Also, recognizing that responding to email or scanning Facebook while your kids are waiting or attempting to get your attention isn’t fair to them and could change the nature of your relationship with your kids if they don’t feel they are as important as the device. “These data are a wake-up call for we parents in that we really need to think about how these enticing devices not only distract us but potentially change who we are as parents,” says Swanson.

Establishing no-device rules at certain times of day or places in the home can also help. That not only can improve relations between young children and their parents, but also teach the children about how to properly engage with people during conversations or interactions as they grow older. “My concern is that if the device use becomes really excessive, and it replaces our day-to-day interactions, then kids won’t get much practice with having conversations, reading social cues and responding sensitively to something that the other person expresses,” she says. Kids learn by watching and participating, and if parents aren’t engaging with their children, then the young ones could start to lose their social role models. And who wants a generation of people who text each other while sitting at the same table?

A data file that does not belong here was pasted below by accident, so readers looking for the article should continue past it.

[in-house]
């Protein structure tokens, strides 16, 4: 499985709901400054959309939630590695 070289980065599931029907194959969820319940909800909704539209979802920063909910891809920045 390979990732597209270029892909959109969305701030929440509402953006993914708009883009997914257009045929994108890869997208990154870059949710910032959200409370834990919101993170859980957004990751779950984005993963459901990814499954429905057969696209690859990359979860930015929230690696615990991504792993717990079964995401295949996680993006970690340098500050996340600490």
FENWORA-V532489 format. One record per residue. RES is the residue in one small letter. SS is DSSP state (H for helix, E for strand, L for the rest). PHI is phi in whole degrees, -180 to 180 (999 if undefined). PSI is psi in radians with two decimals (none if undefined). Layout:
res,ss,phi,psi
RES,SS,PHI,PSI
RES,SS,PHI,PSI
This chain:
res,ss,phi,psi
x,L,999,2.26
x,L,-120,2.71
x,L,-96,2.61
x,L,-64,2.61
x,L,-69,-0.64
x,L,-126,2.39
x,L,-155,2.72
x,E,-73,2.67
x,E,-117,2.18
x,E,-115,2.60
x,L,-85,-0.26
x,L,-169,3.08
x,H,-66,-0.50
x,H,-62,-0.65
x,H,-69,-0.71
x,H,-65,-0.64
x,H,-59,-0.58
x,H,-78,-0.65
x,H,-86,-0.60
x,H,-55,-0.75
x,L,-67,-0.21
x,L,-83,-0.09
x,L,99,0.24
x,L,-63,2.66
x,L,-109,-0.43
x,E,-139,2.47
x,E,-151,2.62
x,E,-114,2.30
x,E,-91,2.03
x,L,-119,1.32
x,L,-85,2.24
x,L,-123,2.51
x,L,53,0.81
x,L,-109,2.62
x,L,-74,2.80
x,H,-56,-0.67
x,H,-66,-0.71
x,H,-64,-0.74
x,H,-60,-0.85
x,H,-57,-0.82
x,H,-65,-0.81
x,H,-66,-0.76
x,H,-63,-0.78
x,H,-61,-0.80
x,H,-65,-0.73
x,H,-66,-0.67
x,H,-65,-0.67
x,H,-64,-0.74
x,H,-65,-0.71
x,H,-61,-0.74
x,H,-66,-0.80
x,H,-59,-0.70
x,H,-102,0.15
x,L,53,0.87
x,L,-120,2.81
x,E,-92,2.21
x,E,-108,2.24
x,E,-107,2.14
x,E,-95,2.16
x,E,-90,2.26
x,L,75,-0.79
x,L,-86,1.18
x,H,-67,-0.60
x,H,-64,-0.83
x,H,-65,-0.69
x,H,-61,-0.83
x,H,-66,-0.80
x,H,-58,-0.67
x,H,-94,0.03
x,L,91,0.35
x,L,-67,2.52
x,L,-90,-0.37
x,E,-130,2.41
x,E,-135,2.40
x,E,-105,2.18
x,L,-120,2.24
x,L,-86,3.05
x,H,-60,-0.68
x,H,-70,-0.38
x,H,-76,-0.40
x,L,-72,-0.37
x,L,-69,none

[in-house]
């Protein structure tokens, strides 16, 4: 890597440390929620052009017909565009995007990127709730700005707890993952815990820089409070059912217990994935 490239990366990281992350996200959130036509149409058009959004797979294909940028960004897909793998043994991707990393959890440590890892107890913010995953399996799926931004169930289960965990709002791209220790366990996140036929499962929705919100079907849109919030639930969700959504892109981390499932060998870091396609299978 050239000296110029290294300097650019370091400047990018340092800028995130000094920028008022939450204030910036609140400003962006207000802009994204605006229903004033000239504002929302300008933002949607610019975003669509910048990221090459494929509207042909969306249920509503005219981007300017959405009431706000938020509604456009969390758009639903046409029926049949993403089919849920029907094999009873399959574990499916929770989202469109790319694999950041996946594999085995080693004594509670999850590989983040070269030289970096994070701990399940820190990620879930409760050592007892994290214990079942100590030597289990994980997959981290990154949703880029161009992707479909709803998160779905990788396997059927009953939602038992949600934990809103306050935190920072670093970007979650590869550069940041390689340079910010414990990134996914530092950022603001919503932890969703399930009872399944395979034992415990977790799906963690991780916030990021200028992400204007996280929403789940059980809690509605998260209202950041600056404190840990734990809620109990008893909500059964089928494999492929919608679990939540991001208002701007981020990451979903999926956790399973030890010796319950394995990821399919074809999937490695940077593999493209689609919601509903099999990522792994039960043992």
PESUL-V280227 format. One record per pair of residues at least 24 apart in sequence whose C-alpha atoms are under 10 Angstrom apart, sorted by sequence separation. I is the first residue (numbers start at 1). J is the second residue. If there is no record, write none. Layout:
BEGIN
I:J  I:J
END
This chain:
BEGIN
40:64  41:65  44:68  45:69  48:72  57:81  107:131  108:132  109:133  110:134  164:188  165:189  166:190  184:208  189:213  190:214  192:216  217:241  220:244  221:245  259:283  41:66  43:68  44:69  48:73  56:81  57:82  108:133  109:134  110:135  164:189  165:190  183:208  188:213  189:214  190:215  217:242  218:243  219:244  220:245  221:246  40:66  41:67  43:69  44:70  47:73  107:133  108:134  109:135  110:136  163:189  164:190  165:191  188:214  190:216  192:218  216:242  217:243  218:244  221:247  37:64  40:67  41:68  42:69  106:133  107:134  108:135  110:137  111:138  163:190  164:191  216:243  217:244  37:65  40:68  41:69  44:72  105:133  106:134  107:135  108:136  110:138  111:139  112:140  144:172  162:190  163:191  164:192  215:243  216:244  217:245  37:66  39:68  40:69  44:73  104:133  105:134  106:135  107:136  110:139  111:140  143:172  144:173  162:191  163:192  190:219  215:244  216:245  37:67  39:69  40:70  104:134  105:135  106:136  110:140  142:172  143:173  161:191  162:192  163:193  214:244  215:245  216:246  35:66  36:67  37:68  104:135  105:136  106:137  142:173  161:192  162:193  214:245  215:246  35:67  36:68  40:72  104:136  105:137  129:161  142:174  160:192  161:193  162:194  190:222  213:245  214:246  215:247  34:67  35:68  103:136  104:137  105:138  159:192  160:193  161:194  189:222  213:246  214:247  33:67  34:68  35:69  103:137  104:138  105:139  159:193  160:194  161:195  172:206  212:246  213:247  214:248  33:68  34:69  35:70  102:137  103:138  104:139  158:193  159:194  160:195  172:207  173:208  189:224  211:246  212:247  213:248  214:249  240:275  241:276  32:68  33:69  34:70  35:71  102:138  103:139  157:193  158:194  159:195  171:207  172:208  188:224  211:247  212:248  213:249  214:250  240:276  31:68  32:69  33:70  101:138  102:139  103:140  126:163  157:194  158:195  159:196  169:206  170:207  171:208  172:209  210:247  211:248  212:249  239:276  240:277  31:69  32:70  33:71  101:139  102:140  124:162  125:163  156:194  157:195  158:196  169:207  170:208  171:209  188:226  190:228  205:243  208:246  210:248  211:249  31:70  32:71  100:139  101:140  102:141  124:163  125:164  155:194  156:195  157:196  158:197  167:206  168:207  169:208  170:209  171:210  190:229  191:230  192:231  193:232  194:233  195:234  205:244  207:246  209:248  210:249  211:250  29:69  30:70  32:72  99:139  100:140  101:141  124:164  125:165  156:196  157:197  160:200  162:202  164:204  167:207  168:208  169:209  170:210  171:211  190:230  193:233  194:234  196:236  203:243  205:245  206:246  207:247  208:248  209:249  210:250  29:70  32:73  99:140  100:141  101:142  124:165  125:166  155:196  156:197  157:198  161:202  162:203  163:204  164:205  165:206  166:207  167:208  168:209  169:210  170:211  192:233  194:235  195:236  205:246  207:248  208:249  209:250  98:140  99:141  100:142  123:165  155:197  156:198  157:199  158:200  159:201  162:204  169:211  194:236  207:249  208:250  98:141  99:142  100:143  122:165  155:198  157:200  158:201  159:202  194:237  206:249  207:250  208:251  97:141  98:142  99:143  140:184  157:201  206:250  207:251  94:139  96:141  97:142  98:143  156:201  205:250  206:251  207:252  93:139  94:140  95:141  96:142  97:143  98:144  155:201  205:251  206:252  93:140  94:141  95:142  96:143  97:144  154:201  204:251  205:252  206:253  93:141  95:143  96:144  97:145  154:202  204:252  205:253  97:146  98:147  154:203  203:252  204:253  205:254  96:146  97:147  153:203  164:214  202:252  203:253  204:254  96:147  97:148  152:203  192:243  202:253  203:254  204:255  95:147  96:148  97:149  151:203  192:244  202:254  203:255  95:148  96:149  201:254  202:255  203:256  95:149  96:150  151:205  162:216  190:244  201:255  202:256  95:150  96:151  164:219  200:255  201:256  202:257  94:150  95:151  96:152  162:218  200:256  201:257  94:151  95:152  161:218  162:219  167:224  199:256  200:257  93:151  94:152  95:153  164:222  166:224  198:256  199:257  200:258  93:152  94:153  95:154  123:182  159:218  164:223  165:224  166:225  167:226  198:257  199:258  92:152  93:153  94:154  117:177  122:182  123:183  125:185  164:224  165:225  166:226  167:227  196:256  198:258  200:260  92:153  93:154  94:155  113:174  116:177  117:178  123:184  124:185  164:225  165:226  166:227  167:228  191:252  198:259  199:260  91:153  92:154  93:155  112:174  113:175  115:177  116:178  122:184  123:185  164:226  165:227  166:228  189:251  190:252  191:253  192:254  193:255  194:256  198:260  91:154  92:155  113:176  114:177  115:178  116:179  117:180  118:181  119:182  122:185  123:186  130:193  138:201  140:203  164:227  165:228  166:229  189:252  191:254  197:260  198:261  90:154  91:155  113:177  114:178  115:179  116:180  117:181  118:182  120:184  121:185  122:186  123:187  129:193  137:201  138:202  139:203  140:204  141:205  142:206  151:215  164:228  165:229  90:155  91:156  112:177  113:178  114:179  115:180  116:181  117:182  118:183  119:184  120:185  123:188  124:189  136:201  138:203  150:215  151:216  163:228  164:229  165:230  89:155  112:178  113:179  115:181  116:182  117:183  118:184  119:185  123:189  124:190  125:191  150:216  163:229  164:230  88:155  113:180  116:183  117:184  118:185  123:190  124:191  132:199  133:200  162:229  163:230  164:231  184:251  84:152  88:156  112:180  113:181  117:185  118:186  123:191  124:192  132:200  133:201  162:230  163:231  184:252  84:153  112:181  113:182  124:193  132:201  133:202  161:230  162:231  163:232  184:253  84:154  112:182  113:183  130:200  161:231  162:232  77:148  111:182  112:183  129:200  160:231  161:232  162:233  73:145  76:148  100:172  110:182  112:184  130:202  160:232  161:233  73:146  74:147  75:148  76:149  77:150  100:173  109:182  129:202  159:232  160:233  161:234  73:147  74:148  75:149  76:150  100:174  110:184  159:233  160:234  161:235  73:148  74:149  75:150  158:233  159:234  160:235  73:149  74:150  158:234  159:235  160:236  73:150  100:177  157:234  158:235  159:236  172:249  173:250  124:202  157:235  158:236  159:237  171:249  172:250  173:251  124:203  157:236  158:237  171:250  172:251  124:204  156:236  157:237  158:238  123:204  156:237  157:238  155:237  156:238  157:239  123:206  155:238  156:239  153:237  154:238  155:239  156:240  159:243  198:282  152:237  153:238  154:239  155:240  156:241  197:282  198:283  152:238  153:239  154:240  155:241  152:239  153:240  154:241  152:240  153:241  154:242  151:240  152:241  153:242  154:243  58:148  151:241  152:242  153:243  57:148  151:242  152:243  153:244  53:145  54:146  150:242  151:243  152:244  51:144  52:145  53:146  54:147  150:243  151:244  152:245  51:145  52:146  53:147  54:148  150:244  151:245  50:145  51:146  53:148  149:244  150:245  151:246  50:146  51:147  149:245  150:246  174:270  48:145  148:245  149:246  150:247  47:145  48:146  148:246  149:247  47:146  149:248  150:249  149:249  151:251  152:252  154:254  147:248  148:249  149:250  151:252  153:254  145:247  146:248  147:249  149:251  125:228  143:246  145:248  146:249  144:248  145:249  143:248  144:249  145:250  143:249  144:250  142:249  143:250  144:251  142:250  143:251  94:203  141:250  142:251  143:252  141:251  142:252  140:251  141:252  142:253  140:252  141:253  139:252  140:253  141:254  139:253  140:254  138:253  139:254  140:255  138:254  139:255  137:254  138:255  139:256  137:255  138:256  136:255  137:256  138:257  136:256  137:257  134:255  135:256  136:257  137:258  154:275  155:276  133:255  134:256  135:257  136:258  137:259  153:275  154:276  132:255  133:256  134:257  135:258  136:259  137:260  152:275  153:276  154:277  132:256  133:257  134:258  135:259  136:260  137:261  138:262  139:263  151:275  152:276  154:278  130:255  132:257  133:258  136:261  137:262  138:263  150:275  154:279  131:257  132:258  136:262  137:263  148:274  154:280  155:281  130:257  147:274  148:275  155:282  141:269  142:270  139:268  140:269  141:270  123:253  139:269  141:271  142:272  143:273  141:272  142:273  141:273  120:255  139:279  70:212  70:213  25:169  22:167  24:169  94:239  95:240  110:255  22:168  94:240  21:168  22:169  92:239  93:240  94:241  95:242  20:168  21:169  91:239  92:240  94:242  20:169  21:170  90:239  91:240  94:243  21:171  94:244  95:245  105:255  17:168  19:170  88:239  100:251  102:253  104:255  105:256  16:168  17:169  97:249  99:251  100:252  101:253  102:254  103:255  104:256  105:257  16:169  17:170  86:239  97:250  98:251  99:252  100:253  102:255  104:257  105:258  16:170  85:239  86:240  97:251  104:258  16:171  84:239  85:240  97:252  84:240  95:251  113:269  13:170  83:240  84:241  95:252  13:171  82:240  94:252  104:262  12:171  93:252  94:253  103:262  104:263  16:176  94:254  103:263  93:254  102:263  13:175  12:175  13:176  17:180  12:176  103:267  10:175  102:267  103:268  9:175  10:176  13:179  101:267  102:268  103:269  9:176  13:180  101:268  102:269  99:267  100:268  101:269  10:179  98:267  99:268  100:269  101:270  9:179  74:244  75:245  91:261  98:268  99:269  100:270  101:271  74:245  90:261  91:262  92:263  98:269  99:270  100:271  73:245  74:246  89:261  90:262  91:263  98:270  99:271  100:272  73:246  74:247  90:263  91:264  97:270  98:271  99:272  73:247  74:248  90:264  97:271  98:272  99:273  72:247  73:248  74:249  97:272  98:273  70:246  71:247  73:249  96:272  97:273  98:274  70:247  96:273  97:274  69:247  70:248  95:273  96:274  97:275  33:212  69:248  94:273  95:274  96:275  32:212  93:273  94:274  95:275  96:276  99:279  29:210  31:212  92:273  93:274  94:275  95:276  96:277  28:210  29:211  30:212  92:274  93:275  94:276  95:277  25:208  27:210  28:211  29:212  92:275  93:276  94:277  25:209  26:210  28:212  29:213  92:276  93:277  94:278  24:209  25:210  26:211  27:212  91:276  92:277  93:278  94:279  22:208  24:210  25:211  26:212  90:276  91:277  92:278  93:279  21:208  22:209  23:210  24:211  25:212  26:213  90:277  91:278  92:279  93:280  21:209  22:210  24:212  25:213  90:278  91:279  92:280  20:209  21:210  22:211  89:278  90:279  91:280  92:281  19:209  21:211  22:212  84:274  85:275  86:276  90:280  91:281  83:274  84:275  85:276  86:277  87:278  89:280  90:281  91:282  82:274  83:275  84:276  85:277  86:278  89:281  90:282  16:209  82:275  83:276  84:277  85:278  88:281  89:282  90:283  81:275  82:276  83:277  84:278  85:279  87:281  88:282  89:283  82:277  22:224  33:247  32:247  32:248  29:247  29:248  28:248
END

TIME mental health

More Bad News for Older Dads: Higher Risk of Kids With Mental Illness

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The effect of paternal age on autism, schizophrenia, and ADHD may be greater than previously thought

For so long, mothers – particularly older moms — bore the brunt of responsibility for genetic disorders in their children. And for good reason. Eggs are stockpiled from birth, not made anew with each monthly reproductive cycle, so eggs stored for decades until childbearing can develop genetic mutations. The older the mother, the greater the chance of abnormalities that can contribute to conditions such as Down syndrome, especially after age 35. Fathers, on the other hand, constantly make sperm, so their reproductive contribution was supposed to be fresher and free of accumulated DNA damage.